Kering, parent brand to Gucci, Balenciaga, Alexander McQueen and other well known fashion houses has announced a company-wide ban on the use of fur. Fashion house Oscar de la Renta promised to stop selling fur after Billie Eilish made it a condition of her wearing the label to the 2021 Met Gala. This surge of companies banning the cruel, violent and frankly out-of-date practice of breeding and killing minks, foxes and rabbits for their fur has once again brought the topic of ethical fashion to the forefront of the industry. However, since faux-fur alternatives have been popular and even the norm for years, fashion brands should not expect ethical and sustainability credentials from banning the use of fur. They must do more to combat the ethical issues inherent in the fashion industry, before we can believe in a brand’s commitment to animal and environmental welfare.

“Why should we praise fashion brands for something that is essentially a business move? Banning fur has become a highly performative display”

Whilst the BBC reported in 2020 that Europe’s fur industry had taken a significant knock following mass outbreaks of COVID-19, and the pandemic made the future of the industry even more uncertain, the demand for fur has been declining rapidly for years. Fur farming has been banned in the UK since 2003, and many young consumers have grown up in a world where the wearing of animal fur is seen as distasteful, if not unacceptable. This younger generation is driving change in the industry, with companies forced to appeal to those who will soon become their primary clients, shown by Billie Eilish’s highly public threatened boycott. Increased awareness of the harm that factory farming fur does to the environment is also putting pressure on the fashion industry to change their practices.

In most cases, the banning of fur is to avoid backlash or boycott. Images of blood-stained anti-fur protesters crashing runways and luxury stores became frequent in the 2010s, often embarrassing the labels and subjecting them to ethical scrutiny. However, it is perhaps the threat of clients turning away, put off by a brand using fur that has had more impact. Fashion brands will usually act in their own commercial interests, using a fur ban to cover their backs and ensure they appeal to the widest market possible - why should we then praise them for something that is essentially a business move?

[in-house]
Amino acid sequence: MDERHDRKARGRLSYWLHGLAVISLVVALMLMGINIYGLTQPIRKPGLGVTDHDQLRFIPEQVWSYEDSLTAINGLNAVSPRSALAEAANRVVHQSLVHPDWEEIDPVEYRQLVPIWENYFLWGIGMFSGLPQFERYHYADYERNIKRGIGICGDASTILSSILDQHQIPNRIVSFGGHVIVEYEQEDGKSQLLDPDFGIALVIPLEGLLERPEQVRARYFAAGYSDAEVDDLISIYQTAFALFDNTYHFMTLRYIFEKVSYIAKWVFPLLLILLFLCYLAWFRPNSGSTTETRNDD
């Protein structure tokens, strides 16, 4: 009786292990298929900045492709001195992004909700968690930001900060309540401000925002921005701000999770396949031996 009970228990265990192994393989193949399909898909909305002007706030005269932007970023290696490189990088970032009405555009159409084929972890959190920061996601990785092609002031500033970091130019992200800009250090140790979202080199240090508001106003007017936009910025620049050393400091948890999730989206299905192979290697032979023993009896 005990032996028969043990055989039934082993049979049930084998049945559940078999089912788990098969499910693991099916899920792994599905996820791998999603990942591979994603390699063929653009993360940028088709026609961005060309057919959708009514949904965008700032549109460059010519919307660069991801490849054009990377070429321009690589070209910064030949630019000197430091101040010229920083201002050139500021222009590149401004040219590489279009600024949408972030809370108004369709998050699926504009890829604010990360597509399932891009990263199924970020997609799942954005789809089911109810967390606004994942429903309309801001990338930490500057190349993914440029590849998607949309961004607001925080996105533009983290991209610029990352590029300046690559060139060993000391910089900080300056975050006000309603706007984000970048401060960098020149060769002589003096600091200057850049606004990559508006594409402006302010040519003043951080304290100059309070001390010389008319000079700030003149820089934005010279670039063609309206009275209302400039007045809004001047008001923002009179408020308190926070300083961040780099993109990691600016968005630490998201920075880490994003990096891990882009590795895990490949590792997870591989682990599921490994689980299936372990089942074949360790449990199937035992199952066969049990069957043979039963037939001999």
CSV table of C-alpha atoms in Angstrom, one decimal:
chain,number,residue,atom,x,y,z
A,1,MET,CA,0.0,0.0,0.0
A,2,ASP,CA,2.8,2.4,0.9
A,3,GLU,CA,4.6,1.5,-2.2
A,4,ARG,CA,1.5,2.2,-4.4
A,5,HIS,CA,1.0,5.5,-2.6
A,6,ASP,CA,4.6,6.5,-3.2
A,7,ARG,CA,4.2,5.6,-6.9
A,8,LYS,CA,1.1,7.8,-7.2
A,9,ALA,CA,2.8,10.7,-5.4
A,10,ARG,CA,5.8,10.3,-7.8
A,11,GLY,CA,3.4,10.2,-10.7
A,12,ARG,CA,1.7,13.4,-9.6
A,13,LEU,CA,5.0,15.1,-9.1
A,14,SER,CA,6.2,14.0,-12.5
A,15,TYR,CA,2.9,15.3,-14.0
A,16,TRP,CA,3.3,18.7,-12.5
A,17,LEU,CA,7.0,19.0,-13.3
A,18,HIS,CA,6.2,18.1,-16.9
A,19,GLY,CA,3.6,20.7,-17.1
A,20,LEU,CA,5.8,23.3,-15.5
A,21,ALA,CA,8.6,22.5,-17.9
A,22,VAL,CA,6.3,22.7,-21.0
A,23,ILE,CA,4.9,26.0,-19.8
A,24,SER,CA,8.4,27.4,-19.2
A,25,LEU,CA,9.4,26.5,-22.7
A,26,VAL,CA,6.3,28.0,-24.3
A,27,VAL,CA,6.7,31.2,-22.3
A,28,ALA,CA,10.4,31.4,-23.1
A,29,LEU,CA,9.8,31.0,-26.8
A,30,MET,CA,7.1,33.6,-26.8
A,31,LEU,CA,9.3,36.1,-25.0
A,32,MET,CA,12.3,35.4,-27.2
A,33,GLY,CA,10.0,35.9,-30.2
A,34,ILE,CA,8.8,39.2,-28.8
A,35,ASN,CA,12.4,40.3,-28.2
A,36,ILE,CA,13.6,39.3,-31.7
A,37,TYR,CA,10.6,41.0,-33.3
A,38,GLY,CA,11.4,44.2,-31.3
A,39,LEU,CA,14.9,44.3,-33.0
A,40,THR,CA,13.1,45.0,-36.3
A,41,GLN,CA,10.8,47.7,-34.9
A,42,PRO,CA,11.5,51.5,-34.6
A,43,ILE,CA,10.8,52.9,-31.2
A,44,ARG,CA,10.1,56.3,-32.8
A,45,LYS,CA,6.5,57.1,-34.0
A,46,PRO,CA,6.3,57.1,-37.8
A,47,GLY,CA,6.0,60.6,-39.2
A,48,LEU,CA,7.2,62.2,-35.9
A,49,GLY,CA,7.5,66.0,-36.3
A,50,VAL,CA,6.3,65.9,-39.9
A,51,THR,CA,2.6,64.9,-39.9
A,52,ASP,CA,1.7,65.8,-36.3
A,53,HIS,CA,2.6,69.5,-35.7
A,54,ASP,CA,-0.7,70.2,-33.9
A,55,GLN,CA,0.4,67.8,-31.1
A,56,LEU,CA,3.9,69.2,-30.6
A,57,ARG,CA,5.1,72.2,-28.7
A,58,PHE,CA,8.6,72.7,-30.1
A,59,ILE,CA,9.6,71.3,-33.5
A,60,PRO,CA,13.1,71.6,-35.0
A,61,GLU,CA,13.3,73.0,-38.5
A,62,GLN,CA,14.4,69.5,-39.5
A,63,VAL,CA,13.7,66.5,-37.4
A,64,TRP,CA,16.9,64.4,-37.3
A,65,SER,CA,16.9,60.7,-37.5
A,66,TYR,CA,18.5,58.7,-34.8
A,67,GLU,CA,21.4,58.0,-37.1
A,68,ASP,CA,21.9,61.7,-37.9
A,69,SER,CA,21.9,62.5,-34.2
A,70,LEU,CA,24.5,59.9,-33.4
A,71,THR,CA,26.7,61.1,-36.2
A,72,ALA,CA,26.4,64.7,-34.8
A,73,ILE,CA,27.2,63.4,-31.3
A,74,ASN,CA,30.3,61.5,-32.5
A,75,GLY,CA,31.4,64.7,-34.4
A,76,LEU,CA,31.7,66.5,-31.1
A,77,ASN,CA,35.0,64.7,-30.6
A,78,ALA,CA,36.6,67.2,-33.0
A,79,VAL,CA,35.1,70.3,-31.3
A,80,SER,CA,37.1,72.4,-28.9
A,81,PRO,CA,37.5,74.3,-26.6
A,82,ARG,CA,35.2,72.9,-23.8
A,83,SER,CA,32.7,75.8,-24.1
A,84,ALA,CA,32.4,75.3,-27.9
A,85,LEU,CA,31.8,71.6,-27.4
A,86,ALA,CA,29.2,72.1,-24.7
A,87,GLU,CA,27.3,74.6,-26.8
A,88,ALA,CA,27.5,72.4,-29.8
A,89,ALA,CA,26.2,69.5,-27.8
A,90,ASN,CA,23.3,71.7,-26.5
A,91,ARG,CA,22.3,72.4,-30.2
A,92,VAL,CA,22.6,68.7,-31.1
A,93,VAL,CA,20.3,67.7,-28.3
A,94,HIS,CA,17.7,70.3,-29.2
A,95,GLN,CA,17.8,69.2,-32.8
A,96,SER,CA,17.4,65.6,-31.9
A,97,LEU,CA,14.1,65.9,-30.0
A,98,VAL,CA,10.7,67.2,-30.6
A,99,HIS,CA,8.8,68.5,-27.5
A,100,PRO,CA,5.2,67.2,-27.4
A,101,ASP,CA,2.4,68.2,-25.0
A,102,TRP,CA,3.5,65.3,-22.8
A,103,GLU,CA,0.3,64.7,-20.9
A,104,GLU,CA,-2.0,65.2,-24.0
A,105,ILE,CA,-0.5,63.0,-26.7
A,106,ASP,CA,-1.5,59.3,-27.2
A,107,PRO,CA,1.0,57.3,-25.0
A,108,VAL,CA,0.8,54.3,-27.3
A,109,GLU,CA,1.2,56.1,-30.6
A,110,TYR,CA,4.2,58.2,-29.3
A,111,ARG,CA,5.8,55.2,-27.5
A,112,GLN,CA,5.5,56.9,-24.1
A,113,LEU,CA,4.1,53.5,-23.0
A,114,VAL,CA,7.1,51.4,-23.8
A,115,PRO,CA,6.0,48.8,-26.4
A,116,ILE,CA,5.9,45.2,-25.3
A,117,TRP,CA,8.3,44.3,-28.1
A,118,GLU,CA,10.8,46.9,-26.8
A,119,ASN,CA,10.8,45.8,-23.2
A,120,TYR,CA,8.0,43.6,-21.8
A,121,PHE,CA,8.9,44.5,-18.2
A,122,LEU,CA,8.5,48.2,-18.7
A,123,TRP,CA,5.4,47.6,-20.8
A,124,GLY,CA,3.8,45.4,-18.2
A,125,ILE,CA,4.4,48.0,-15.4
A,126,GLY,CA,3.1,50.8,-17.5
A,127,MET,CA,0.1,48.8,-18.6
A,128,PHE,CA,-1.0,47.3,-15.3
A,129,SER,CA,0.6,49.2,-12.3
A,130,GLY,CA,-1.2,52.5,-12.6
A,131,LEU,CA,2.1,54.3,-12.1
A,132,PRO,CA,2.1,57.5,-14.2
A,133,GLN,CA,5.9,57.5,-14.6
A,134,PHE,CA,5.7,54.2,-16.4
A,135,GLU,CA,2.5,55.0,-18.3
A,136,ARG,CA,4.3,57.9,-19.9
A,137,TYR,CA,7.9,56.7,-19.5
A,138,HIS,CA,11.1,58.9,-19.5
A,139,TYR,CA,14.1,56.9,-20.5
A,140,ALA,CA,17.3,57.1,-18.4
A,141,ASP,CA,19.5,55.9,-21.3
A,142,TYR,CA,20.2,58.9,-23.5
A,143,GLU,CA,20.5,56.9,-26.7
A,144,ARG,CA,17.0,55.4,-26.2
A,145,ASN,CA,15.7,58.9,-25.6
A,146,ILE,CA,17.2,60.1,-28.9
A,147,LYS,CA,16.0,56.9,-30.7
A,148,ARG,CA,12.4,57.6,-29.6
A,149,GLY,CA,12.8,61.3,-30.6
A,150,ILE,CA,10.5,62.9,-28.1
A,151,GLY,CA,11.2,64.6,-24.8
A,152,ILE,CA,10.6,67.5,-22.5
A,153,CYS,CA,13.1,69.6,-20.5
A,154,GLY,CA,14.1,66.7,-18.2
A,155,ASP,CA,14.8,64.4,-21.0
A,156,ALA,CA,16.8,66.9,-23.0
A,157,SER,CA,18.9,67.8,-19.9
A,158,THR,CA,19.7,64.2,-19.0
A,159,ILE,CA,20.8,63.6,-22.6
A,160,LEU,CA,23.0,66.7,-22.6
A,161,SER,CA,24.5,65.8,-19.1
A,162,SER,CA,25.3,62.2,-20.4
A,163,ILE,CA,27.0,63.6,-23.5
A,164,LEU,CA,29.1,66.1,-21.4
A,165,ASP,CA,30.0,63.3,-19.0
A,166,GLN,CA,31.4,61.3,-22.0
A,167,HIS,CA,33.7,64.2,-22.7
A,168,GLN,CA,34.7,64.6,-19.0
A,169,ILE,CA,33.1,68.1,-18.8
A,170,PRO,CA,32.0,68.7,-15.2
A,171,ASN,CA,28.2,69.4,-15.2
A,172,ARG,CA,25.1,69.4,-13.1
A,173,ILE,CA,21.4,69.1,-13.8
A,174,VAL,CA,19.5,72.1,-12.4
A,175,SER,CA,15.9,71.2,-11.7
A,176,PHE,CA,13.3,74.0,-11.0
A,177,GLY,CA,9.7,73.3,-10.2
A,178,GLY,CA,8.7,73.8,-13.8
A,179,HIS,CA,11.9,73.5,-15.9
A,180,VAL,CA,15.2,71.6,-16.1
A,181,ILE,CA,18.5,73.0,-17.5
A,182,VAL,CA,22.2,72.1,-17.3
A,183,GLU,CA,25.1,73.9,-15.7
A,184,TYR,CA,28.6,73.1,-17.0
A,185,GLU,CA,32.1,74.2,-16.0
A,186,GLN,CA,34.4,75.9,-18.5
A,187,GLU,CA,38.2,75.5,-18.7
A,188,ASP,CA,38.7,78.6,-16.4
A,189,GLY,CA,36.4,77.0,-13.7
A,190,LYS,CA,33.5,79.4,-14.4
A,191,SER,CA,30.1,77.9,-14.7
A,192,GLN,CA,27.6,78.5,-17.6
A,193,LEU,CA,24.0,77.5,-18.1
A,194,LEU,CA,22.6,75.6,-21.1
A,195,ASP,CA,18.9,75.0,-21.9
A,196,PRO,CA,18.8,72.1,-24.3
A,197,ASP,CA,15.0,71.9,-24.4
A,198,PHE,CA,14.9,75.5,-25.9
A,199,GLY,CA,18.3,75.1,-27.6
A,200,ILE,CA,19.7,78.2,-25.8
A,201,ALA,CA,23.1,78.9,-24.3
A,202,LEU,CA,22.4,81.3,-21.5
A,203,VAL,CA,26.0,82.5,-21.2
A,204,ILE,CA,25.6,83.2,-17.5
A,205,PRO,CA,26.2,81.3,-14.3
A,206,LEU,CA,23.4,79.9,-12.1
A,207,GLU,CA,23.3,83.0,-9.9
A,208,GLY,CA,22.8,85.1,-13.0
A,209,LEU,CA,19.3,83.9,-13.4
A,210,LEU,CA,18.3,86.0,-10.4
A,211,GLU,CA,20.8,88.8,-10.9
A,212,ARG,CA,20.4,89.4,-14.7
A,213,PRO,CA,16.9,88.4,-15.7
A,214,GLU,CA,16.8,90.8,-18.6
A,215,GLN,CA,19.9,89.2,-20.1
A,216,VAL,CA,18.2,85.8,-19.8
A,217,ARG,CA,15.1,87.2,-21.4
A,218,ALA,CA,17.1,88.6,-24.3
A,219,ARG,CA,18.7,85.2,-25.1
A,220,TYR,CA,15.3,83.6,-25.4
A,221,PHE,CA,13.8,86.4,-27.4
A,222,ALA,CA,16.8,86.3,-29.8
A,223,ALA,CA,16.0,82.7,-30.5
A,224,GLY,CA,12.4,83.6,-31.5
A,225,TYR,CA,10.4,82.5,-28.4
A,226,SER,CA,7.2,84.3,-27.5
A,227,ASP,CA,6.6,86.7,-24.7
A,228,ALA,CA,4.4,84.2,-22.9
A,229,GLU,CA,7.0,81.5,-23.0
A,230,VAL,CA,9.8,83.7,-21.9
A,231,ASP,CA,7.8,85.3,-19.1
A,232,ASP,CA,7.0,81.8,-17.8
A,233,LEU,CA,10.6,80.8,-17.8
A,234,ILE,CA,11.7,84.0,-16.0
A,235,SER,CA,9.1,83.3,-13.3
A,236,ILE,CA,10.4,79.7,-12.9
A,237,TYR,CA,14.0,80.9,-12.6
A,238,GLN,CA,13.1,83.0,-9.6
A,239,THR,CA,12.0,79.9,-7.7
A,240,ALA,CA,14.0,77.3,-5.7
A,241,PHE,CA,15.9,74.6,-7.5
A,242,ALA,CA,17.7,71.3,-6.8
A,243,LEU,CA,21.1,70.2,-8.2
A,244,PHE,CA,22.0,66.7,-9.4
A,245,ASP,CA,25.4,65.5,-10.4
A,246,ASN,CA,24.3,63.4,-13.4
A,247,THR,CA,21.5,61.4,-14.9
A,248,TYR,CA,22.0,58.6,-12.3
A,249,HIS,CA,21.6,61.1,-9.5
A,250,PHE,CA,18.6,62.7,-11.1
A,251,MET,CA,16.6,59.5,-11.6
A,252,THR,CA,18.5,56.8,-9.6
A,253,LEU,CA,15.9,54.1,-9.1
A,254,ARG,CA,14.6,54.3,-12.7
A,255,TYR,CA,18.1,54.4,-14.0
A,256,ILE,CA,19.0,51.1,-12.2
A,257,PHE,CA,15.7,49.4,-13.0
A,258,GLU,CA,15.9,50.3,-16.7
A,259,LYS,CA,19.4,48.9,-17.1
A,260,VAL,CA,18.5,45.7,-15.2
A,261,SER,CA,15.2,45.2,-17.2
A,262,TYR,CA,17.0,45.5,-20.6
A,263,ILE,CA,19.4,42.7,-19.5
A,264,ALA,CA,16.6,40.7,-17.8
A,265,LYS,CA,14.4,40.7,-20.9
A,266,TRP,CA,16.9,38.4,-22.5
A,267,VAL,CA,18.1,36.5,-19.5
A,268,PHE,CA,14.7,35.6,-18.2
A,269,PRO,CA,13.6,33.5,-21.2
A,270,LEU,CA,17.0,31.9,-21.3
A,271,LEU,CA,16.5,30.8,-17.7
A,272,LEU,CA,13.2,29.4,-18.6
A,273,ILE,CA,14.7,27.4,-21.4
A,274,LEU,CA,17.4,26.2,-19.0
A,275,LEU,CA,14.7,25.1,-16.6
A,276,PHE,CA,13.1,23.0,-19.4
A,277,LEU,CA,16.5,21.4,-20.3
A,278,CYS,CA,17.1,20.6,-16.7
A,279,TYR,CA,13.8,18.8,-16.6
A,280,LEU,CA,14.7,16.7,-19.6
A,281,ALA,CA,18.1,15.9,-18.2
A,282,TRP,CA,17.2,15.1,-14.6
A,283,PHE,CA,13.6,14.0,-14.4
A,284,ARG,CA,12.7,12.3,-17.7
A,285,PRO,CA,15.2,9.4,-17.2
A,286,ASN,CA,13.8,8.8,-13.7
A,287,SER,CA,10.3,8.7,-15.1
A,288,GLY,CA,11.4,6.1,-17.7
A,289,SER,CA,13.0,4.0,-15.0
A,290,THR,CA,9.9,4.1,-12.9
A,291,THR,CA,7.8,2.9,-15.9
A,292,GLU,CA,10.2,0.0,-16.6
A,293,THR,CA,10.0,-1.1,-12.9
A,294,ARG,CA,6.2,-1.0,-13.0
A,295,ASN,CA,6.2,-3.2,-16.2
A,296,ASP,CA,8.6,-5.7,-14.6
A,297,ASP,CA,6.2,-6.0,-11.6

Banning fur has become a highly performative display of ethics done for profit, as brands claim to care about sustainability and animal welfare whilst ignoring the more complex and deeply rooted issues in the industry. This reflects a growing trend for using buzzwords and publicity stunts to capitalise on the growing market for sustainable and ethical clothing. Whilst high-fashion companies might do this by banning fur, fast fashion companies may release small collections of ‘sustainable’ clothing whilst continuing to over-produce and contribute to a throwaway culture. For example H&M’s ‘Conscious Collection’ - in their words, ‘at least 50% of each piece is made from more sustainable materials’. Here only a fraction of a fraction of their output is sustainably made, whilst the brand continues to produce cheaply made, unethical clothing for the majority of their sales.

Banning fur is now one of these easy ways for brands to appeal to the ethical fashion market. Not only does it distract from ethical issues, but it shows the hypocrisy of their attitude towards animal welfare. Whilst fur is now widely no longer socially acceptable - we seem to hold fluffy animals in higher regard - most high fashion brands are still happy to use leather, wool, and other materials that cost animal lives, and contribute to producing alarming amounts of fossil fuels.


Mountain View

Fast Fashion, Feminism and Molly Mae

Why praise these brands for stopping the production of fur then, when there are others who have been consistently committed to animal welfare? Good quality alternatives have been around for years, and are now more readily available than ever. Luxury London-based brand Shrimps founded in 2013 became famous for its faux-fur outerwear, and has continued to provide cruelty-free alternatives to fur and leather. Launched in 2015, Jakke, also a London label known for colourful faux-fur coats, uses no animals whatsoever in its clothing production. Even as far back as 2001, fashion house Stella McCartney was committed to making products without leather, fur or feathers.

The announcement of Kering to ban the use of fur therefore, falls a little flat. Brands should be focused on sustainability and animal welfare in a way that not only seeks to score points with consumers, but that shows true commitment. Much more needs to be done to develop effective and sustainable alternatives to fur, leather and wool, so that animal cruelty and factory farming can be removed from the industry. In 2021, we need to demand more of the biggest fashion companies, and they need to be prepared to do more than what has become an ethical publicity stunt.